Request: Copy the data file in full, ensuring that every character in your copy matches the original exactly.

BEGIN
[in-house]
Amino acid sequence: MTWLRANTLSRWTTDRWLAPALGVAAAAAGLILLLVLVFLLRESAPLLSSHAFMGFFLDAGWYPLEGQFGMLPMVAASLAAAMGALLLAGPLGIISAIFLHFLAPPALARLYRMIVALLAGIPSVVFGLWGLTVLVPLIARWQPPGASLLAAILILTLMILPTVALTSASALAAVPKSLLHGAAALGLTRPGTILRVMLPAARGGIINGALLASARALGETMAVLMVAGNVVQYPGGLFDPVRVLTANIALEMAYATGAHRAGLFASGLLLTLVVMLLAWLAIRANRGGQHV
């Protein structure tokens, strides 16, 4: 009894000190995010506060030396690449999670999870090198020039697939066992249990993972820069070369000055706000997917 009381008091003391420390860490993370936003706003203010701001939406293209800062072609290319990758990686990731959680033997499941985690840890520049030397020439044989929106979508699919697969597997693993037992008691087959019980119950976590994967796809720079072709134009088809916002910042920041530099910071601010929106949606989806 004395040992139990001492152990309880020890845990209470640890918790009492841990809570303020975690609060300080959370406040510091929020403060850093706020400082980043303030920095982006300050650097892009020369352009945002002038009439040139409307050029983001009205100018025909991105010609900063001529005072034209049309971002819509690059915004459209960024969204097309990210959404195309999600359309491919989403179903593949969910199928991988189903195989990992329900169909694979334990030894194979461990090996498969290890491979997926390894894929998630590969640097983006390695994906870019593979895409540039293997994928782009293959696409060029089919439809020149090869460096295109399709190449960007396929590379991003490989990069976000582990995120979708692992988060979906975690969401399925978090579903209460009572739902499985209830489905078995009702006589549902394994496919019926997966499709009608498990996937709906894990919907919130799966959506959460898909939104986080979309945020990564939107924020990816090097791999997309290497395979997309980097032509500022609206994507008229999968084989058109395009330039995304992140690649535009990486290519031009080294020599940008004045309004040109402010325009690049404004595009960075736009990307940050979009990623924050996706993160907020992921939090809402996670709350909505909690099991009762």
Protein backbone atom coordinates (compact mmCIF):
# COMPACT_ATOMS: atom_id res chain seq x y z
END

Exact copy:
[in-house]
Amino acid sequence: MTWLRANTLSRWTTDRWLAPALGVAAAAAGLILLLVLVFLLRESAPLLSSHAFMGFFLDAGWYPLEGQFGMLPMVAASLAAAMGALLLAGPLGIISAIFLHFLAPPALARLYRMIVALLAGIPSVVFGLWGLTVLVPLIARWQPPGASLLAAILILTLMILPTVALTSASALAAVPKSLLHGAAALGLTRPGTILRVMLPAARGGIINGALLASARALGETMAVLMVAGNVVQYPGGLFDPVRVLTANIALEMAYATGAHRAGLFASGLLLTLVVMLLAWLAIRANRGGQHV
């Protein structure tokens, strides 16, 4: 009894000190995010506060030396690449999670999870090198020039697939066992249990993972820069070369000055706000997917 009381008091003391420390860490993370936003706003203010701001939406293209800062072609290319990758990686990731959680033997499941985690840890520049030397020439044989929106979508699919697969597997693993037992008691087959019980119950976590994967796809720079072709134009088809916002910042920041530099910071601010929106949606989806 004395040992139990001492152990309880020890845990209470640890918790009492841990809570303020975690609060300080959370406040510091929020403060850093706020400082980043303030920095982006300050650097892009020369352009945002002038009439040139409307050029983001009205100018025909991105010609900063001529005072034209049309971002819509690059915004459209960024969204097309990210959404195309999600359309491919989403179903593949969910199928991988189903195989990992329900169909694979334990030894194979461990090996498969290890491979997926390894894929998630590969640097983006390695994906870019593979895409540039293997994928782009293959696409060029089919439809020149090869460096295109399709190449960007396929590379991003490989990069976000582990995120979708692992988060979906975690969401399925978090579903209460009572739902499985209830489905078995009702006589549902394994496919019926997966499709009608498990996937709906894990919907919130799966959506959460898909939104986080979309945020990564939107924020990816090097791999997309290497395979997309980097032509500022609206994507008229999968084989058109395009330039995304992140690649535009990486290519031009080294020599940008004045309004040109402010325009690049404004595009960075736009990307940050979009990623924050996706993160907020992921939090809402996670709350909505909690099991009762």
Protein backbone atom coordinates (compact mmCIF):
# COMPACT_ATOMS: atom_id res chain seq x y z